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Story: Encouraged by his Uncle Mike, Mitch grew up wanting to be a jazz pianist. After college and briefly dabbling in his desired profession, however, he ends up in journalism. He does pretty well at it, too, as an ambitious sports reporter who eventually nabs a regular column for a daily newspaper as well as radio and TV opportunities that fuel the self-centered writer.
Special Thanks to our Show House Internal Vendors
Head of school Matthew Gould says the real magic of Community School is right in its name. “We provide a nurturing community for kids, where their personal development, confidence and poise, and ability to interact positively in a social environment, are supported.” The Ladue elementary school is celebrating a century of serving thousands of students with a rigorous academic approach, an emphasis on the arts, and a supportive social environment. Highlighting the year-long festivities will be visiting alumni, a black-tie gala and the construction of a new Centennial Arts Center.
ALL THAT JAZZ at the Hyatt Regency St. Louis at the Arch on Nov. 9 to benefit the Boys and Girls Clubs of Greater St. Louis, bgcstl.org.
Do you know an exceptional female volunteer? Perhaps she runs a food pantry in her garage, or has worked tirelessly to promote awareness for the arts. If this sounds like your favorite volunteer, it’s time to nominate her for the 2014 class of Women of Achievement.
Sarah Murphey grew up in-and-out of foster care, without a stable home, always facing an uncertain future. But when she was 13, Megan Murphey and Michael Lettau came into her life. “They adopted Sarah a year later, and she is now a confident, young teenager attending a Ladue high school and looking at opportunities for college,” says Lisa Schaffer, Missouri director of development at The Adoption Exchange.
While spring usually signifies new beginnings, there is something about the coming of fall that makes us feel just as energized. It could be in the autumn breeze or the kaleidoscopic display of trees—or even just the mere wardrobe switch from sundresses to sweaters and scarves.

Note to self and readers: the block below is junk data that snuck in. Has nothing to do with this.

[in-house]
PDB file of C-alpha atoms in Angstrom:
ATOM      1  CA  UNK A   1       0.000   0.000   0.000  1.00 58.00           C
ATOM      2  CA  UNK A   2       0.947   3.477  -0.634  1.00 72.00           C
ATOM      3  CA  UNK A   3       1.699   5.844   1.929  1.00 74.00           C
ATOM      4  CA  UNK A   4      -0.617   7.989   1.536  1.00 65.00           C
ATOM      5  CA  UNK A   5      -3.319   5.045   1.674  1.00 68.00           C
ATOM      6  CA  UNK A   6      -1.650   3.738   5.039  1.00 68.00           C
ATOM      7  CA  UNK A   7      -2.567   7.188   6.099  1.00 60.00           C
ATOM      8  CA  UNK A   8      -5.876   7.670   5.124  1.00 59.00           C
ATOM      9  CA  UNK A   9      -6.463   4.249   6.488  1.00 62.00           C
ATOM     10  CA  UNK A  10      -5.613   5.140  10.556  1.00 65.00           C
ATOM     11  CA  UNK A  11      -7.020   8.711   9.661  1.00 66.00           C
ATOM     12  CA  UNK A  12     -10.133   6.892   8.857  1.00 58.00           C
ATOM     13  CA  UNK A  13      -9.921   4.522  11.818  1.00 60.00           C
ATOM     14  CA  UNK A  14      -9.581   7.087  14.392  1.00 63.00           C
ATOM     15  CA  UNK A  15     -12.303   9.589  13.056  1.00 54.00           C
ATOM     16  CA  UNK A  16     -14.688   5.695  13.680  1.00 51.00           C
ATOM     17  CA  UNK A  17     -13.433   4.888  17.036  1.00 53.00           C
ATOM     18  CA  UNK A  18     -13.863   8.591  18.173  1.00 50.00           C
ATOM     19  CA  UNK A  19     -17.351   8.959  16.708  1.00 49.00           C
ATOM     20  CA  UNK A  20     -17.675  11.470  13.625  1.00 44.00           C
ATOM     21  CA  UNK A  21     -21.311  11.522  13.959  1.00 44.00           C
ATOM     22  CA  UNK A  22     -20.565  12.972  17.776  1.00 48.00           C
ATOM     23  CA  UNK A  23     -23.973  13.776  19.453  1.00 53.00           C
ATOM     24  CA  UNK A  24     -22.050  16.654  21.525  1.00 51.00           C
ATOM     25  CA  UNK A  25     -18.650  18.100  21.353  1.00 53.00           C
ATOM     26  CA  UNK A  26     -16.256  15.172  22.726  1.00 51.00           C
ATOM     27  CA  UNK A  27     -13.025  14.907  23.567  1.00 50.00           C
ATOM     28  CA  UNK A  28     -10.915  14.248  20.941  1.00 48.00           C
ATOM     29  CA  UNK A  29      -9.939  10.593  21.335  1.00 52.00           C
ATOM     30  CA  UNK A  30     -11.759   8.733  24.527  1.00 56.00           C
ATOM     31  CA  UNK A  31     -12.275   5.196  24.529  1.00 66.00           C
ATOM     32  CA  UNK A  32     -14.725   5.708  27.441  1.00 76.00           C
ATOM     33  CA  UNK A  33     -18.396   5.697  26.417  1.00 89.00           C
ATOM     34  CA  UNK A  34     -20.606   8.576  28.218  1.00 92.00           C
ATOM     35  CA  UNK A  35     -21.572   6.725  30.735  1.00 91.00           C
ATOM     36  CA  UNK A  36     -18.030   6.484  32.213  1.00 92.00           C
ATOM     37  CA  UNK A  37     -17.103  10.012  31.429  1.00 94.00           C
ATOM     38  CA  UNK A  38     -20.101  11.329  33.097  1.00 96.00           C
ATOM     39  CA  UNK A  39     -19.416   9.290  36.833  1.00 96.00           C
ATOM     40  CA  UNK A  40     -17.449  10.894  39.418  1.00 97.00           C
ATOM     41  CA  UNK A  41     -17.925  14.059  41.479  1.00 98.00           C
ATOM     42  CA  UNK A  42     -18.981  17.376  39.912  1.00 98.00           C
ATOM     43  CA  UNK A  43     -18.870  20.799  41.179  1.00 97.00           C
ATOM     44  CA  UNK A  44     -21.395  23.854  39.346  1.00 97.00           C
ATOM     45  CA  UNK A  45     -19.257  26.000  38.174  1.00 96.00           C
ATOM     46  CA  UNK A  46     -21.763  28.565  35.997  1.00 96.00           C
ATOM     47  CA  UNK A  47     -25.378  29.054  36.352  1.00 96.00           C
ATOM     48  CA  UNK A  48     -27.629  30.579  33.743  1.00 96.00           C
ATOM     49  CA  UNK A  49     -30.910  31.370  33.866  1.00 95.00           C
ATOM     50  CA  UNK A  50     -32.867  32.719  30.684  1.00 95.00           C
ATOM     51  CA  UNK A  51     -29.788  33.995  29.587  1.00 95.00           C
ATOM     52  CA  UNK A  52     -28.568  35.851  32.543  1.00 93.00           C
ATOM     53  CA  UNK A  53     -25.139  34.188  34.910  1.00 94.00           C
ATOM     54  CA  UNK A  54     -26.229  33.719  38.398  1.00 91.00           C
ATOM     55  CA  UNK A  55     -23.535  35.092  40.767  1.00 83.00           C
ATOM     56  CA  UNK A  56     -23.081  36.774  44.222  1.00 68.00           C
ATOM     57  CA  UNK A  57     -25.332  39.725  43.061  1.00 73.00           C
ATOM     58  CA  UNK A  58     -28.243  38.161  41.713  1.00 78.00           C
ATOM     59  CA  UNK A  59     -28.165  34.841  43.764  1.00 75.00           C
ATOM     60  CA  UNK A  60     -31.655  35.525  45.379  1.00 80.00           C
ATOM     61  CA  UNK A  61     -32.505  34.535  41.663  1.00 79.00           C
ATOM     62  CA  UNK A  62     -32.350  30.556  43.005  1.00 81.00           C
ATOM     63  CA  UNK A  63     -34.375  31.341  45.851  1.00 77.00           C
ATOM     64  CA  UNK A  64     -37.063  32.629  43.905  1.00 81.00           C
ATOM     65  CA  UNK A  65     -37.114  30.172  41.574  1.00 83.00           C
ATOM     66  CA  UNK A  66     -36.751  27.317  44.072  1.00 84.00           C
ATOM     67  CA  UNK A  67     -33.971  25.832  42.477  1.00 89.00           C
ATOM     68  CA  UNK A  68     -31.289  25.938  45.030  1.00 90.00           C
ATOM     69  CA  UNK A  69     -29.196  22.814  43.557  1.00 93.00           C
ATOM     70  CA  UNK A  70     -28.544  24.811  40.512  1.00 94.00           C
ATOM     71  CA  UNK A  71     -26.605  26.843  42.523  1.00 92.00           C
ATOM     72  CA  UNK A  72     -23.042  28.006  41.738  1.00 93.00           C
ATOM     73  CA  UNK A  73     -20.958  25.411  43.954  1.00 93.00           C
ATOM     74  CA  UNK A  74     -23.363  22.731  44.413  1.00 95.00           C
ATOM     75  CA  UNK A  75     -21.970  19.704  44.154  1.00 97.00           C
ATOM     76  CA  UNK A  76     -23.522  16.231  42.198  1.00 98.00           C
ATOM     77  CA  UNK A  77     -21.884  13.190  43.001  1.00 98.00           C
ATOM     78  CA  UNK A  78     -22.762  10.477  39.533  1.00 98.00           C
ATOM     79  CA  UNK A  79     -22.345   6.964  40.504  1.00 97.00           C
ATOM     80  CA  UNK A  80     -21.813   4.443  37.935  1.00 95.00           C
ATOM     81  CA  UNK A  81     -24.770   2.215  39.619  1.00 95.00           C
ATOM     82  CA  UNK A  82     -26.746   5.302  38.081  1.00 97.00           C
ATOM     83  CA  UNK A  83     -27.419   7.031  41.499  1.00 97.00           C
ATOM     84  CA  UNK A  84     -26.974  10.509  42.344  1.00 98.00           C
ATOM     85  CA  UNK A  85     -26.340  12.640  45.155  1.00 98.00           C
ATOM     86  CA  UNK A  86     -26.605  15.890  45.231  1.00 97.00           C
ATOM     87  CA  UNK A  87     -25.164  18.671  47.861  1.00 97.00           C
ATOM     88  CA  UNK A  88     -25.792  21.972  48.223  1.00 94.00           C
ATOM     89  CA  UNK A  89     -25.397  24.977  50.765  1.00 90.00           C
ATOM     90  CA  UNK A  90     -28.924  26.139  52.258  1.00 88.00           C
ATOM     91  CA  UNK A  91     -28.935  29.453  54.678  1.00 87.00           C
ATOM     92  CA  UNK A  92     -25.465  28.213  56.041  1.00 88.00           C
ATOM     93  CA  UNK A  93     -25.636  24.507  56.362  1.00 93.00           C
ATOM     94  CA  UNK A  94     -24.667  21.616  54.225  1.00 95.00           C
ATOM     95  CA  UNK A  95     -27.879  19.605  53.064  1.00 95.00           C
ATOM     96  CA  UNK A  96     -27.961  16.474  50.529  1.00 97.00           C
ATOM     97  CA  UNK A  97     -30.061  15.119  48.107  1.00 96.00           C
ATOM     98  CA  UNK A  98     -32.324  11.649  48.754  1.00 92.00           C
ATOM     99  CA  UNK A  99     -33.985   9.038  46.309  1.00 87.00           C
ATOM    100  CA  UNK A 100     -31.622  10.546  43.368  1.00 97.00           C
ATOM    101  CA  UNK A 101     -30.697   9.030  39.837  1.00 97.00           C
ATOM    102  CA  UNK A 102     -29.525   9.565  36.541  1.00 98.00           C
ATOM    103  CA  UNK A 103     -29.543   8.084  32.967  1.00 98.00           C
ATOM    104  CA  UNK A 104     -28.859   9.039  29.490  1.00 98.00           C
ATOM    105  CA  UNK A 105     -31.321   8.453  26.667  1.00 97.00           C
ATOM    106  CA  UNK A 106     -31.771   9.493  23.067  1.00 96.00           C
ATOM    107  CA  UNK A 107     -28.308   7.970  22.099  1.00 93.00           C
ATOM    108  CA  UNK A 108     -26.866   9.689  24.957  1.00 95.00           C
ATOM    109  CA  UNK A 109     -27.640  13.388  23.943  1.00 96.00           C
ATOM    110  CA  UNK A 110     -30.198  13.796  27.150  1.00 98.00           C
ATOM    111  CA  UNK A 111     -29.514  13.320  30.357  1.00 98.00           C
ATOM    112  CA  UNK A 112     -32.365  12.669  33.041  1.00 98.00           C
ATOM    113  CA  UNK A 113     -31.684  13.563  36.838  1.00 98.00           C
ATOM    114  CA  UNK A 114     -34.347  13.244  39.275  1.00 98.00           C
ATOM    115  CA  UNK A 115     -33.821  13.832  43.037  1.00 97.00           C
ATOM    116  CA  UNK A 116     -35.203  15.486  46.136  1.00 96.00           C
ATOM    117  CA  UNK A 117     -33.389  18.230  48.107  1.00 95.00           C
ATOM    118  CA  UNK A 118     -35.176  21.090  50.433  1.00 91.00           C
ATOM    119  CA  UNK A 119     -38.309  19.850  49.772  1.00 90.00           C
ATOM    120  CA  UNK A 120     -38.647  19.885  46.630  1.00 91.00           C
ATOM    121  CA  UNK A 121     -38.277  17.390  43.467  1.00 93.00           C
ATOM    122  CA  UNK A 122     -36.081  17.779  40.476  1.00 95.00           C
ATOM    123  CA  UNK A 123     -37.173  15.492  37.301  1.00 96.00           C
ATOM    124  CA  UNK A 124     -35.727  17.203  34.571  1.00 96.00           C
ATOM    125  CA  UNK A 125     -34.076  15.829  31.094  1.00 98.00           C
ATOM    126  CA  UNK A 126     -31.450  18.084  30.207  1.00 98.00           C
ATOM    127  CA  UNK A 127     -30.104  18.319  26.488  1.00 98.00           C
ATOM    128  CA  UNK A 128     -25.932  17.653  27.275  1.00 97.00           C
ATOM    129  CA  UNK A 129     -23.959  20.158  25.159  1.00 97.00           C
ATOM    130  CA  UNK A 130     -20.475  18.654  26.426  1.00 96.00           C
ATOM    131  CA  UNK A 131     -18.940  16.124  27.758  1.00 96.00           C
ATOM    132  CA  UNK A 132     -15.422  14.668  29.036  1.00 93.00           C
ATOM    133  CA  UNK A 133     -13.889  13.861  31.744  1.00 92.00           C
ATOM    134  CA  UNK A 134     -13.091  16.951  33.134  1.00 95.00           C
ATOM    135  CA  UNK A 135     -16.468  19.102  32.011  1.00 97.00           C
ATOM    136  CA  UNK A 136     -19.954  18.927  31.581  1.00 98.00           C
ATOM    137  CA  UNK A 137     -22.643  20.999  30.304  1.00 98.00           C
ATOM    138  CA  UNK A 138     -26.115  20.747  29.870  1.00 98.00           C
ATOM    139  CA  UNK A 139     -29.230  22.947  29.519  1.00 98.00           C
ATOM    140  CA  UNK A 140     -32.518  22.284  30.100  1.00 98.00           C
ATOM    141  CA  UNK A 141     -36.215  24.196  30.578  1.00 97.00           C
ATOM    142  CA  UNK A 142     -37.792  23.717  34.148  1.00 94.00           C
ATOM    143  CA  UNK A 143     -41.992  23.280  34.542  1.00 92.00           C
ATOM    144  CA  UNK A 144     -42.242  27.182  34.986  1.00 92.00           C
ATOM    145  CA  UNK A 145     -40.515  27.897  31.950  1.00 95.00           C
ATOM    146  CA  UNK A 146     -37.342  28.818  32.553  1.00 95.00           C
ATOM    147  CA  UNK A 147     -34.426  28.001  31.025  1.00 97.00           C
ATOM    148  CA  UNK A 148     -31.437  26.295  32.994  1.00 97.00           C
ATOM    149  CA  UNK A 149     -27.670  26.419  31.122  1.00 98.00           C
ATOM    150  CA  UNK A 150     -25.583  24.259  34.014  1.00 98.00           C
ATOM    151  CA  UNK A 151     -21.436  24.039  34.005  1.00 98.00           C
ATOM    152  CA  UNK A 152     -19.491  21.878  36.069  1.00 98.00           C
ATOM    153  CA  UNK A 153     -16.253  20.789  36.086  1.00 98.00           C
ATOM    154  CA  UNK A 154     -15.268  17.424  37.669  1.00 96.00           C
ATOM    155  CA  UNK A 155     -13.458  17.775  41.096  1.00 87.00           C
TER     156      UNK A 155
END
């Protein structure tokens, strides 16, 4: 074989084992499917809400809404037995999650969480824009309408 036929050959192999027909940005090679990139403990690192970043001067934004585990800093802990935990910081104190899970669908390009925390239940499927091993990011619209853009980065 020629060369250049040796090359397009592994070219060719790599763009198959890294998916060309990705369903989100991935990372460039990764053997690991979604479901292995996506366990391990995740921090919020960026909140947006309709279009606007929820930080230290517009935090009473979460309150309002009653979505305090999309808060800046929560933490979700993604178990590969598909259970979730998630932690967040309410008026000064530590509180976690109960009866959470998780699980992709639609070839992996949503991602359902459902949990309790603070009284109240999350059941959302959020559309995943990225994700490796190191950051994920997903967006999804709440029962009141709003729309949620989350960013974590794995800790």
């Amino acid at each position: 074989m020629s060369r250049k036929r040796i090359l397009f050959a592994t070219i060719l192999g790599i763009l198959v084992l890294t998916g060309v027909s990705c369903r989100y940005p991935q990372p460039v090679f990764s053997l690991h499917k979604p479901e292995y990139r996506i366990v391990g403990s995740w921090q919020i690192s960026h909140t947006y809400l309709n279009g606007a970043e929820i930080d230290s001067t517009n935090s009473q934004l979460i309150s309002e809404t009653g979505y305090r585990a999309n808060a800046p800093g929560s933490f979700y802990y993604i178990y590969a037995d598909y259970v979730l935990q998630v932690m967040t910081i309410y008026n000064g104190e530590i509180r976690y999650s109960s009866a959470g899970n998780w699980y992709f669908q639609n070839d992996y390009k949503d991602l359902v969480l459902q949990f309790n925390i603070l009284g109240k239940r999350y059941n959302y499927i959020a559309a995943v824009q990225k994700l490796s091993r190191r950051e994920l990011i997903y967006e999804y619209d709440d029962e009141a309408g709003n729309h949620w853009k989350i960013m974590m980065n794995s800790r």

Chicago will bring ‘all that jazz’ to the Fox Theatre Sept. 20 to 22. And with it comes John O’Hurley, of Seinfeld fame, starring as Billy Flynn; and Paige Davis, best-known for her hosting prowess on Trading Spaces and Home Made Simple, playing Roxie Hart. The Fox’s Broadway season also boasts even more Tony Award-winning dramas, comedies and adventures: Evita, Oct. 8-20; Sister Act, Nov. 19-Dec. 1; Beauty and the Beast, Nov. 1-3; RAIN: A Tribute to the Beatles, Nov. 15-16; A Christmas Carol, Dec. 5-8; Elf, Dec. 17-29; West Side Story, Jan. 3-5; Mamma Mia!, Feb. 7-9; Jersey Boys, Feb. 19-March 2; We Will Rock You, March 18-30; Once, April 8-20; Joseph and the Amazing Technicolor Dreamcoat, April 29-May 11; and The Wizard of Oz, May 13-18. LN recently caught up with Chicago choreographer David Bushman to hear more about the much-anticipated showstopper.
Story: Kath is smitten with her prospective new tenant, Mr. Sloane. He’s tall, dark and handsome, just the type of lad that middle-aged Kath says she could ‘mother.’ He reminds her of what her own son might be like had she known him. Her son was born out of wedlock, though, and Kath’s brother Ed sent him off to an adoption agency many years ago.
From Tony Award-winning musicals and Grammy Award-winning performers to classic and contemporary art, take a first glimpse into St. Louis’ fall entertainment season.
As a teenager, Peter Martin would get up an hour-and-half before school to practice jazz, then go right back to his piano after the last bell rang. All that dedication certainly paid off, as he went on to attend Juilliard School of Music, earn multiple Grammy Awards and perform with his music idols throughout the world—even in the White House. Soon, the St. Louis native will return to his favorite place to play: The Sheldon. His Peter Martin Music Series has become a crowd favorite on the famed concert hall’s schedule, which also will include performances by Americana musicians Béla Fleck and Abigail Washburn (Sept. 20), Grammy Award-winning singer-songwriters Mary Chapin Carpenter and Shawn Colvin (Oct. 4), and folk artist Rickie Lee Jones (Nov. 8) this year. LN recently caught up with Martin to talk about the series, his CD set for release in February and some highlights of his prolific career.